I was strict with myself, becoming vegetarian the moment I was handed a PETA brochure on the street, and equally strict on others. "You know those strawberries were picked by underpaid and overworked laborers, and the shipping of produce massively contributes to global warming?"
(I WAS A LOT OF FUN!)
It was easier to be strict than allow for change. It was easier to judge people than have compassion. It was simpler to travel light; it required less imagination.
Yesterday I took an online quiz: What are your political beliefs?
This is a funny tendency of our current use the internet, asking it to tell us something about ourselves that only we can know. The internet can confirm any news we're hoping for; how many times have I googled "Expiration date for..." and believed one Reddit comment over a thousand articles by medical professionals. "Ok I guess these eggs are fine!" I conclude.
The political beliefs quiz didn't come up with any shockers: You are progressive, it said, surprising no one who's seen the collection of political buttons I've been wearing on my jacket since middle school.
But the fact that I was taking it in the first place was more significant than the results themselves. Why was I looking to a quiz to tell me what I think?
I was almost disappointed in the results; I was hoping that this random site would provide me with new vocabulary for my inklings, the way that Mysticism offered me a completely new experience of religion free from the tyranny of certainty.
I suppose my stances haven't changed too much, but my comfort in the party has. I'm noticing a disturbing trend that I used to see in many evangelical churches: a group sense of superiority that dehumanizes anyone who isn't with us, and far too many ways to mess up within the group.
Or maybe I'm getting defensive again. Sometimes I feel like I must have missed a few days at school: The day where every Progressive learned enough about the complex system of capitalism to casually and confidently critique it, the day when we all decided that you're not allowed to interact with people who vote differently than you do, the day that cynicism became popular.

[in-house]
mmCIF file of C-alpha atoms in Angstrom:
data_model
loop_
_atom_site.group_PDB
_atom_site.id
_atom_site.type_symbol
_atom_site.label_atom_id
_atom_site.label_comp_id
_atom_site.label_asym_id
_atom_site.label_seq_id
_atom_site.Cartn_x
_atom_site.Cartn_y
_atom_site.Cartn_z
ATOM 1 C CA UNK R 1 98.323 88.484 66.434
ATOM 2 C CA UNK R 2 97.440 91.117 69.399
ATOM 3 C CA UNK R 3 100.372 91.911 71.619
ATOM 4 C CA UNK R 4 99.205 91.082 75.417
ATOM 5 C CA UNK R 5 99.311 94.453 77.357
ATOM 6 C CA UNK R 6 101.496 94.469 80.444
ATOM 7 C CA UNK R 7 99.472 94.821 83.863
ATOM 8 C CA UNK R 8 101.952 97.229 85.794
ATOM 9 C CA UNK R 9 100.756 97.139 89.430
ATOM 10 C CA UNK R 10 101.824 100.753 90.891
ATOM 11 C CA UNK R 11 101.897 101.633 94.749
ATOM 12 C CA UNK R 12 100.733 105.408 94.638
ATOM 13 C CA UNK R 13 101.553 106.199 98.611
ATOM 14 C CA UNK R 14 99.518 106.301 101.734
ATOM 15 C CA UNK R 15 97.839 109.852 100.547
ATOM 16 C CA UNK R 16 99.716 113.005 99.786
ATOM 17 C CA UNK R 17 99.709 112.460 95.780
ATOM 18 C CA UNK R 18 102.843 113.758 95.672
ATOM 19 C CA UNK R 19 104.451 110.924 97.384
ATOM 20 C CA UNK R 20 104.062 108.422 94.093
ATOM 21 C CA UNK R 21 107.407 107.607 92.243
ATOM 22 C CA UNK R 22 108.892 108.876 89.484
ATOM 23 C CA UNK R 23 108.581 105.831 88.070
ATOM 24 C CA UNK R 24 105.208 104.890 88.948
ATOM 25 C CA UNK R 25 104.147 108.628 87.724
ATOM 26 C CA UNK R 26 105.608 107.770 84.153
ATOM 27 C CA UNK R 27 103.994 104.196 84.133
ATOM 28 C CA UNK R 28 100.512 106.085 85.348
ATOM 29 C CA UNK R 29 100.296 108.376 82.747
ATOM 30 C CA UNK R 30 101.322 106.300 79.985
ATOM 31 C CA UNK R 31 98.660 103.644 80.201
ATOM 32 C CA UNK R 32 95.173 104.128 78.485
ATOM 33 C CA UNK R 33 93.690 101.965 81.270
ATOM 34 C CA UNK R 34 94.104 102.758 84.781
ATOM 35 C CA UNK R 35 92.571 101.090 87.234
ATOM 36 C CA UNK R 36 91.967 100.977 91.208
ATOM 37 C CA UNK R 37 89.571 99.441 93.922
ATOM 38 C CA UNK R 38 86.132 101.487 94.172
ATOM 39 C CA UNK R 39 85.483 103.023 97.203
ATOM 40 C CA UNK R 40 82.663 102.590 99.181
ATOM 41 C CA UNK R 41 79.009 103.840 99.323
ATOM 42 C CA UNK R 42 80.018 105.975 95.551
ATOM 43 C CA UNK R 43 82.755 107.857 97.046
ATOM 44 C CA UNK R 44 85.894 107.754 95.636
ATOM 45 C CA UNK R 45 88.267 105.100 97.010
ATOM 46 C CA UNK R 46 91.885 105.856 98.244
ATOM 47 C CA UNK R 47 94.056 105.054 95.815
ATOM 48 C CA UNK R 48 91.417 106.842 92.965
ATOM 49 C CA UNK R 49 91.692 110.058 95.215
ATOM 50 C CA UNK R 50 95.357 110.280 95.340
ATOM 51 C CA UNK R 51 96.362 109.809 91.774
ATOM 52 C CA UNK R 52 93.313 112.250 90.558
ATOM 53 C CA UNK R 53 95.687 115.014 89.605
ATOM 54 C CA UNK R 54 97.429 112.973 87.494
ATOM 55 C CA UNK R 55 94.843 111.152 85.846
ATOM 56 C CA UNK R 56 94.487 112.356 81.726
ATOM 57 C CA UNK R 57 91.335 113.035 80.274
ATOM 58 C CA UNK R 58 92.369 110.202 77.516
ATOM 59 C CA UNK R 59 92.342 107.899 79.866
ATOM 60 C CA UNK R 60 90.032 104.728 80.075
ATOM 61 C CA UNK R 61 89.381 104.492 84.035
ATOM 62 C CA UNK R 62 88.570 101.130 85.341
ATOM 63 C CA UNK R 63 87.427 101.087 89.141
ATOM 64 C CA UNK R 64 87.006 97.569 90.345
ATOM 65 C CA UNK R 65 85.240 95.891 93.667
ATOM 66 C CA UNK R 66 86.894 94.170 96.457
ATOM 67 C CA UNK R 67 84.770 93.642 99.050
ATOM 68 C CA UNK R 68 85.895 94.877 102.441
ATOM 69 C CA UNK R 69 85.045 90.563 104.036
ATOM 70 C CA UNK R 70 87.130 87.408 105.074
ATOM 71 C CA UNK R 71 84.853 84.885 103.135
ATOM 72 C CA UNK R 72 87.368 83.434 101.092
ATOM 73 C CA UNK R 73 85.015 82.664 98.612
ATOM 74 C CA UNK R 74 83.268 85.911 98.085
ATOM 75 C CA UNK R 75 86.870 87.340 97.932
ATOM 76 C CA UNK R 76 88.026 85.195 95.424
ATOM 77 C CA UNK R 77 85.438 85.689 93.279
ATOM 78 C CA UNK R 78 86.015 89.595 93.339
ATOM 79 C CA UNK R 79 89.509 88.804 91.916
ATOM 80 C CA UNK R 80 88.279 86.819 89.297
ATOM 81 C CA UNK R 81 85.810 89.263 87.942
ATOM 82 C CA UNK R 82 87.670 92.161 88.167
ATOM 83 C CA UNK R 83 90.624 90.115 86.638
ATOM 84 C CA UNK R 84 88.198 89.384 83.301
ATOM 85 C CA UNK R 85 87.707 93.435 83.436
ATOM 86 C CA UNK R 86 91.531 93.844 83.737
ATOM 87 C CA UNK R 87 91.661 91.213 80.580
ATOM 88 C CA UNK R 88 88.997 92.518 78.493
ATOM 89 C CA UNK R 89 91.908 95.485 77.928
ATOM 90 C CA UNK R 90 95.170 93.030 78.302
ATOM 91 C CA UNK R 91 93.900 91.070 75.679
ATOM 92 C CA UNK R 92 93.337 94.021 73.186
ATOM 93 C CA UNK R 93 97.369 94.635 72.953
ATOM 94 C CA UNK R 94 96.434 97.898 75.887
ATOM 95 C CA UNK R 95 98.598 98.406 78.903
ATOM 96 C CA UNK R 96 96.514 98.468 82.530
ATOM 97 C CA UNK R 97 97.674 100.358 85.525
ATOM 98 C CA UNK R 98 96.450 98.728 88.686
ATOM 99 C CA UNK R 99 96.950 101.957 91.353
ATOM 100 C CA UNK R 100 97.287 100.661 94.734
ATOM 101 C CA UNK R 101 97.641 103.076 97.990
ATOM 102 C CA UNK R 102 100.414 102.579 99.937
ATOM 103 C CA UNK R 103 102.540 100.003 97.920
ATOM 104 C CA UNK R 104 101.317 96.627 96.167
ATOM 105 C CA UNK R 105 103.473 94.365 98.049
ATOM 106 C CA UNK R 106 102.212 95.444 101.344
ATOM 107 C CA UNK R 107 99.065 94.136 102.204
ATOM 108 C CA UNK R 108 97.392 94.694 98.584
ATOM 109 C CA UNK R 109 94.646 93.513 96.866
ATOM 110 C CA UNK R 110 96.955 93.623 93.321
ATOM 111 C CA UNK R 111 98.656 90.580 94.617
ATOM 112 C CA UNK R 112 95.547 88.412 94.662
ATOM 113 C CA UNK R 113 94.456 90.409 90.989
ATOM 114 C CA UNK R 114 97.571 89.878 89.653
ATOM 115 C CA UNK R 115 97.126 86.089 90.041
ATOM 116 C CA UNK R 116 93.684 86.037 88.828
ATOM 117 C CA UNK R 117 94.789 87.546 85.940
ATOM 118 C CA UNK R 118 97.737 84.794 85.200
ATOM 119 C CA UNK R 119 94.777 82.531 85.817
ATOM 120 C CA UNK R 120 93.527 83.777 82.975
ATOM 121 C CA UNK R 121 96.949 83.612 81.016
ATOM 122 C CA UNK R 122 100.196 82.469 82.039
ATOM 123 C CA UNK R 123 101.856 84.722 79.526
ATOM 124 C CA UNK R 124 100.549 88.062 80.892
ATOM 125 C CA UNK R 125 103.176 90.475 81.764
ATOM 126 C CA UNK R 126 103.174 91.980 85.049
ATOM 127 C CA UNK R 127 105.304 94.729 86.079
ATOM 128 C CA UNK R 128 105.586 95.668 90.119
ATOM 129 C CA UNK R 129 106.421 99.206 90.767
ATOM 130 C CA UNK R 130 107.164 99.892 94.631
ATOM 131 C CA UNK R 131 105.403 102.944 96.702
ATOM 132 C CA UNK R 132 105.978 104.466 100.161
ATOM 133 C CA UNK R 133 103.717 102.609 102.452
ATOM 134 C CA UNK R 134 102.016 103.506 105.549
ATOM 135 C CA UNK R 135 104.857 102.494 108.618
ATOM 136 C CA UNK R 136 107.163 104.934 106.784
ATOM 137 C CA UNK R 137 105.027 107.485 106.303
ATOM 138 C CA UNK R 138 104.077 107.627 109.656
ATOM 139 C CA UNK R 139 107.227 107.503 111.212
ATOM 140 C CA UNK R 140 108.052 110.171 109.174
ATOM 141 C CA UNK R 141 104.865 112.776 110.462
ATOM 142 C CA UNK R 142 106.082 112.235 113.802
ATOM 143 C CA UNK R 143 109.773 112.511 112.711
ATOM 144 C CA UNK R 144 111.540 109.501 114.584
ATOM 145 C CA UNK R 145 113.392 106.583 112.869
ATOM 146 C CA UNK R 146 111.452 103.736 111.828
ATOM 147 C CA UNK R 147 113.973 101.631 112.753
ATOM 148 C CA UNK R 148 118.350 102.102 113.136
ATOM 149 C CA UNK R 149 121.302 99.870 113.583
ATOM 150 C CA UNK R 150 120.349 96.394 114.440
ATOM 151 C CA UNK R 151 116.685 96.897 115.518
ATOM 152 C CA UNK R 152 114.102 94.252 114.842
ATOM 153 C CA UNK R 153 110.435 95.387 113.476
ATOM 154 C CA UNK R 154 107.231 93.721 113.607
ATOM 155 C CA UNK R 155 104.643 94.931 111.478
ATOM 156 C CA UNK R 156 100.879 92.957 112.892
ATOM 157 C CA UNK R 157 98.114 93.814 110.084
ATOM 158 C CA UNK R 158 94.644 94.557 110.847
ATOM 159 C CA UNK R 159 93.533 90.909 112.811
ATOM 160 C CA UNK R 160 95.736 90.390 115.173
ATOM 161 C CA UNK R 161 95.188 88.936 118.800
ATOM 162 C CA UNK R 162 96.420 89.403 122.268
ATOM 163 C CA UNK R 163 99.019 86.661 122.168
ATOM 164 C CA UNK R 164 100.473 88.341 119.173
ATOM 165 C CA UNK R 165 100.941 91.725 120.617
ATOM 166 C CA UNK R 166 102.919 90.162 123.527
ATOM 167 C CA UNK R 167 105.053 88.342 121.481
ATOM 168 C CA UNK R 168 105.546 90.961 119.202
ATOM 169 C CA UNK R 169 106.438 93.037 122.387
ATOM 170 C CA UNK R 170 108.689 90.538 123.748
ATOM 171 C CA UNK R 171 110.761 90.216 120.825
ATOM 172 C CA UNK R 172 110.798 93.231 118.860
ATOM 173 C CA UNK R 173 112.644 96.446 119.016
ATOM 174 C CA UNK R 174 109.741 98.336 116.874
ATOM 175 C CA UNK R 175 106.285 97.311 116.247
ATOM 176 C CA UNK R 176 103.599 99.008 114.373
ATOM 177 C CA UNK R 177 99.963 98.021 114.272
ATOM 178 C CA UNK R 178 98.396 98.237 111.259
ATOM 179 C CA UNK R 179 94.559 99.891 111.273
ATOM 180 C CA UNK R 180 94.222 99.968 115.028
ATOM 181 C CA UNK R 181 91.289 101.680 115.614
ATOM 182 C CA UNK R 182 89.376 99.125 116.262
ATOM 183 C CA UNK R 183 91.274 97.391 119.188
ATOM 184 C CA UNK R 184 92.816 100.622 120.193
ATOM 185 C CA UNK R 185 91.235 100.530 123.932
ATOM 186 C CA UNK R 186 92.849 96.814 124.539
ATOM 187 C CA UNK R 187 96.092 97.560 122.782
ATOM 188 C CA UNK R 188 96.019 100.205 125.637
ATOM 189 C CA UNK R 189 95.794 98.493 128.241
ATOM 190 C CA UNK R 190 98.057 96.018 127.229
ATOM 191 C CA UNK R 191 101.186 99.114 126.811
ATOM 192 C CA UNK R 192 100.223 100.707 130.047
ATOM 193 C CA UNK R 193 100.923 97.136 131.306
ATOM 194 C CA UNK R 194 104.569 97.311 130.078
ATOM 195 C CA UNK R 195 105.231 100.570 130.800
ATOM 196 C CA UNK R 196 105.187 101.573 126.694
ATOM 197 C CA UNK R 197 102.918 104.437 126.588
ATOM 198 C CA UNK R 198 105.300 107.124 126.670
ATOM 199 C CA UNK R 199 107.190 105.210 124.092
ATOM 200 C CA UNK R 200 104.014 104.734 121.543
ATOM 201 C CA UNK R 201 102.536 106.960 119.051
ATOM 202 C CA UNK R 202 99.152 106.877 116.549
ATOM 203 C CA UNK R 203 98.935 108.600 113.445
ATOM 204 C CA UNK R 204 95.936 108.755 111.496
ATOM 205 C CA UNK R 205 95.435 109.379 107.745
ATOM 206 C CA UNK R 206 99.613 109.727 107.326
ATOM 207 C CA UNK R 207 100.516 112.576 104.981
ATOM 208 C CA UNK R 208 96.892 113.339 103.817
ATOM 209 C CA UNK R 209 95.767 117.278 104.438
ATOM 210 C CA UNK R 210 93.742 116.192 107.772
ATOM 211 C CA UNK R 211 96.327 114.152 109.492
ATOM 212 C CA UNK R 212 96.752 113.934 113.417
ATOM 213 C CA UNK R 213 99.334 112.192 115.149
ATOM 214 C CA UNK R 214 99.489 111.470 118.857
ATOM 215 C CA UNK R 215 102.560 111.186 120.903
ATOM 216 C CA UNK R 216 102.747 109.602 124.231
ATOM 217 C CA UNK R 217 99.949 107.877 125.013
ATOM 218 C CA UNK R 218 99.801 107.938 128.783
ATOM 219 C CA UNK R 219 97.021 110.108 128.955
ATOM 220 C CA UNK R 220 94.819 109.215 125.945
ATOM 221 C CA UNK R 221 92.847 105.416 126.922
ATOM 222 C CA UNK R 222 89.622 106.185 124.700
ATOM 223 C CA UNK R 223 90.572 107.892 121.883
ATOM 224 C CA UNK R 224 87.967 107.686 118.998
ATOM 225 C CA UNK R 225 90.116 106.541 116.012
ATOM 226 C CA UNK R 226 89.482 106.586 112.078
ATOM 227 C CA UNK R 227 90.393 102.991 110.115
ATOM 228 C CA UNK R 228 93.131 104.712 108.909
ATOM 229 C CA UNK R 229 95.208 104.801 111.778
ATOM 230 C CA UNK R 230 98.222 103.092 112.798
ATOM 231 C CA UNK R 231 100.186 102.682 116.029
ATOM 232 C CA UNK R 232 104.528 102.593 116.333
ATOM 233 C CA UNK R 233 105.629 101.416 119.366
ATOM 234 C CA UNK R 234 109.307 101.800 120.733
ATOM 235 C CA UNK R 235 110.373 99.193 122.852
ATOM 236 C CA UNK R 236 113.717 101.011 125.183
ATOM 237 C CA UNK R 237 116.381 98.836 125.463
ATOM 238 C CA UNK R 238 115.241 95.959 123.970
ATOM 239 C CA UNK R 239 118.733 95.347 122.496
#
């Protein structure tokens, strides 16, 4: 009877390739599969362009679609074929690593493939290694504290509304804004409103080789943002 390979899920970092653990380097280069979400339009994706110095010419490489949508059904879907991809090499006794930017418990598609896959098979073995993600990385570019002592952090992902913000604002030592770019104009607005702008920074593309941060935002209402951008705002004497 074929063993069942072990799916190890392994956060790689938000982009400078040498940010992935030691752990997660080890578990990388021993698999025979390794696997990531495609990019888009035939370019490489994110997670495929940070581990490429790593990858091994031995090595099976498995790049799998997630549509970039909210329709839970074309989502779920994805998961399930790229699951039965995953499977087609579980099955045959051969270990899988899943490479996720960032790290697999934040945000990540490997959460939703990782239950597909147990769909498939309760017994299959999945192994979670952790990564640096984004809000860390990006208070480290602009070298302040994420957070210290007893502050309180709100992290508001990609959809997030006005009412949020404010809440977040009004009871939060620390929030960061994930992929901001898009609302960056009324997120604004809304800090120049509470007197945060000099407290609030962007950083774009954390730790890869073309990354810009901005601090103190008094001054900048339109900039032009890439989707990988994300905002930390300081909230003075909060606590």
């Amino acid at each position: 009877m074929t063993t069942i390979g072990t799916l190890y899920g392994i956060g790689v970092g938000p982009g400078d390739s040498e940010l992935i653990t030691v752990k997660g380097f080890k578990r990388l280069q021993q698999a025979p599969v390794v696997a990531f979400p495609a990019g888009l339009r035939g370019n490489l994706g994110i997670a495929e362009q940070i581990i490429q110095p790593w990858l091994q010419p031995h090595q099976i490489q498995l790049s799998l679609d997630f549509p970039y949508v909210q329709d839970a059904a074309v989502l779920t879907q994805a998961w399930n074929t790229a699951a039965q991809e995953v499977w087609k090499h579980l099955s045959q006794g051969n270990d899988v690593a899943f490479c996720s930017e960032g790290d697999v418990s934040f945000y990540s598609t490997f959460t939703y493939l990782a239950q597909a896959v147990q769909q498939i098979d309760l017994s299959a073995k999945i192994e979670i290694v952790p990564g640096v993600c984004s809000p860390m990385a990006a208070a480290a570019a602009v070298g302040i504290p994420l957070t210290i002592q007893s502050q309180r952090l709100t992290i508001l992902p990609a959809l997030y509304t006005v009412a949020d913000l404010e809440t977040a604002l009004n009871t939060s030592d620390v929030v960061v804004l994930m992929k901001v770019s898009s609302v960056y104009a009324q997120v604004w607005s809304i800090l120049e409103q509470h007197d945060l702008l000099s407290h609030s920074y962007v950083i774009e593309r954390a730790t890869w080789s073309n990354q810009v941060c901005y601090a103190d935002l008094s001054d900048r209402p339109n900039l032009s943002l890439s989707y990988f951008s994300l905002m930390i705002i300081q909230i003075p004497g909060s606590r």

More parallels to evangelicalism: An emphasis on Us/Them, and an agreement that the world is depraved, awful, and coming to an end.
I know that so many people are feeling neglected, unheard, and let down right now. Rage is a stage of grief, and there's so much loss all around. Throughout the past, grief has been a necessary portal to the greatest movements and most magnificent changes, bending the arc of history toward justice indeed.
But when grief starts to look like unchecked arrogance and the relentless other-ing of anyone who isn't on our side, I think it stops allowing for movement. The arc snaps, and all the possibilities merge into One Way Only.
I thought that getting older meant that I'd be more sure and unwavering about where I stand, but the issues seem to be getting more complicated.
"It's not complicated," I can hear my peers say, "You care about people, or you don't."
But which people? Just the ones who think exactly like us?
So I've been conflicted. I don't feel at home in progressivism anymore, and all my baggage gets bulkier by the day as I schlep around searching for an alternative.
I still maintain faith in the world's abundance and humanity's grace, I still want to feed the hungry and abolish the prisons, but I don't want to do it within the rules of a science lab and the egotism of a megachurch.
I'm a messy, rebellious over-packer who, unfortunately, can usually see every side of most issues. Nothing about me fits into orderly cubes or the overhead bin. Who will have me?
These days, I attend a messy little church in a messy little neighborhood in Manhattan. My beliefs are as chaotic as the crowd; you could maybe say that I'm an agnostic mystic Christ-enthusiast with Buddhist proclivities who prays all day long to a God I've nicknamed Meryl? I go because the congregation is the greatest representation of the Divine I've ever seen: fully weird and fully welcoming.
There's a crew of older women there who tell stories about their many decades of service to the community: walking with flashlights in the dark through dirty rising water up thirty flights of stairs after Hurricane Sandy flooded affordable housing complexes, calling out on each floor to see if anyone needed food or a helping hand.
None of this was documented on social media, and they would have offered meals to absolutely anyone who needed it.
I have never done this, and I have a long way to go before demonstrating that level of devotion to my neighbors. But I hope against hope, whichever communities I find myself in over time, they value that: deep reverence for others, and a willingness to allow for the mess of dirty water and possibility.
Welcome to Out of the Blue, a weekly reflection on something that's caught my attention, and an attempt to learn deep lessons from the shallow and light wisdom from the dark. If you haven't subscribed yet, sign up for free here!